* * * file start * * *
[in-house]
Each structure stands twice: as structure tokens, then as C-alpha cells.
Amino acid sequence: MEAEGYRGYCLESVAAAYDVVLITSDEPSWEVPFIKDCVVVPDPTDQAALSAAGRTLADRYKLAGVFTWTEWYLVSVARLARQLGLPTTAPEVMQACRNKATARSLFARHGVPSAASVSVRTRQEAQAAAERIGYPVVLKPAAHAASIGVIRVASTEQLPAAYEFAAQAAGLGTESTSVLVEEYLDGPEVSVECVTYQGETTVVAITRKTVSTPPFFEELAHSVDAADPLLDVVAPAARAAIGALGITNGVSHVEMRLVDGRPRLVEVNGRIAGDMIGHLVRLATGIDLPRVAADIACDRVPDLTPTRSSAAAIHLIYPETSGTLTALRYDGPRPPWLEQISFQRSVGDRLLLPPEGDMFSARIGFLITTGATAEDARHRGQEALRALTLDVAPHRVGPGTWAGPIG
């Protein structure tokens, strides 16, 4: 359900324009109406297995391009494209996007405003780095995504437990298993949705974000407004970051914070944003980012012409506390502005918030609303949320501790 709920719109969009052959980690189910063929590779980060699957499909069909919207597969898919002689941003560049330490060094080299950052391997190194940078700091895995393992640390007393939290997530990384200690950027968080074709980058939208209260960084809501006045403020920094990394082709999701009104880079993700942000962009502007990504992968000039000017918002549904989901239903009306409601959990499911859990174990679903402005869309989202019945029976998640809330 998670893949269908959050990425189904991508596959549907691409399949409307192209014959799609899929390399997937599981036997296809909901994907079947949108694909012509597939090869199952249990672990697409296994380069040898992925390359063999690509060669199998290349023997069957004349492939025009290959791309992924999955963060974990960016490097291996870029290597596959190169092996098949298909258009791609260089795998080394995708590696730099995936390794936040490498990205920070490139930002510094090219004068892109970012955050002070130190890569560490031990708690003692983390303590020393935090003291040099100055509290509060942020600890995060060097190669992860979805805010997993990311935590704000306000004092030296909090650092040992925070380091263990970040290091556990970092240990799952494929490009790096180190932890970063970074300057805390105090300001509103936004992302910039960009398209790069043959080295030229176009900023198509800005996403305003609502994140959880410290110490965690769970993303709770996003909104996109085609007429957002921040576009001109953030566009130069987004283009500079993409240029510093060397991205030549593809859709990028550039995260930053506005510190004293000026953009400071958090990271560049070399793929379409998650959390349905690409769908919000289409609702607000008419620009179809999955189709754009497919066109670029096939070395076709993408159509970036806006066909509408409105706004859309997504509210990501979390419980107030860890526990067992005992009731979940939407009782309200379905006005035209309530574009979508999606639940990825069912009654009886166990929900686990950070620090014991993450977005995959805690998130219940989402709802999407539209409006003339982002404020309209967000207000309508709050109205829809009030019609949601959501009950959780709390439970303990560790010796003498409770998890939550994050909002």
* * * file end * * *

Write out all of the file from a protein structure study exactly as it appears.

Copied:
[in-house]
Each structure stands twice: as structure tokens, then as C-alpha cells.
Amino acid sequence: MEAEGYRGYCLESVAAAYDVVLITSDEPSWEVPFIKDCVVVPDPTDQAALSAAGRTLADRYKLAGVFTWTEWYLVSVARLARQLGLPTTAPEVMQACRNKATARSLFARHGVPSAASVSVRTRQEAQAAAERIGYPVVLKPAAHAASIGVIRVASTEQLPAAYEFAAQAAGLGTESTSVLVEEYLDGPEVSVECVTYQGETTVVAITRKTVSTPPFFEELAHSVDAADPLLDVVAPAARAAIGALGITNGVSHVEMRLVDGRPRLVEVNGRIAGDMIGHLVRLATGIDLPRVAADIACDRVPDLTPTRSSAAAIHLIYPETSGTLTALRYDGPRPPWLEQISFQRSVGDRLLLPPEGDMFSARIGFLITTGATAEDARHRGQEALRALTLDVAPHRVGPGTWAGPIG
């Protein structure tokens, strides 16, 4: 359900324009109406297995391009494209996007405003780095995504437990298993949705974000407004970051914070944003980012012409506390502005918030609303949320501790 709920719109969009052959980690189910063929590779980060699957499909069909919207597969898919002689941003560049330490060094080299950052391997190194940078700091895995393992640390007393939290997530990384200690950027968080074709980058939208209260960084809501006045403020920094990394082709999701009104880079993700942000962009502007990504992968000039000017918002549904989901239903009306409601959990499911859990174990679903402005869309989202019945029976998640809330 998670893949269908959050990425189904991508596959549907691409399949409307192209014959799609899929390399997937599981036997296809909901994907079947949108694909012509597939090869199952249990672990697409296994380069040898992925390359063999690509060669199998290349023997069957004349492939025009290959791309992924999955963060974990960016490097291996870029290597596959190169092996098949298909258009791609260089795998080394995708590696730099995936390794936040490498990205920070490139930002510094090219004068892109970012955050002070130190890569560490031990708690003692983390303590020393935090003291040099100055509290509060942020600890995060060097190669992860979805805010997993990311935590704000306000004092030296909090650092040992925070380091263990970040290091556990970092240990799952494929490009790096180190932890970063970074300057805390105090300001509103936004992302910039960009398209790069043959080295030229176009900023198509800005996403305003609502994140959880410290110490965690769970993303709770996003909104996109085609007429957002921040576009001109953030566009130069987004283009500079993409240029510093060397991205030549593809859709990028550039995260930053506005510190004293000026953009400071958090990271560049070399793929379409998650959390349905690409769908919000289409609702607000008419620009179809999955189709754009497919066109670029096939070395076709993408159509970036806006066909509408409105706004859309997504509210990501979390419980107030860890526990067992005992009731979940939407009782309200379905006005035209309530574009979508999606639940990825069912009654009886166990929900686990950070620090014991993450977005995959805690998130219940989402709802999407539209409006003339982002404020309209967000207000309508709050109205829809009030019609949601959501009950959780709390439970303990560790010796003498409770998890939550994050909002």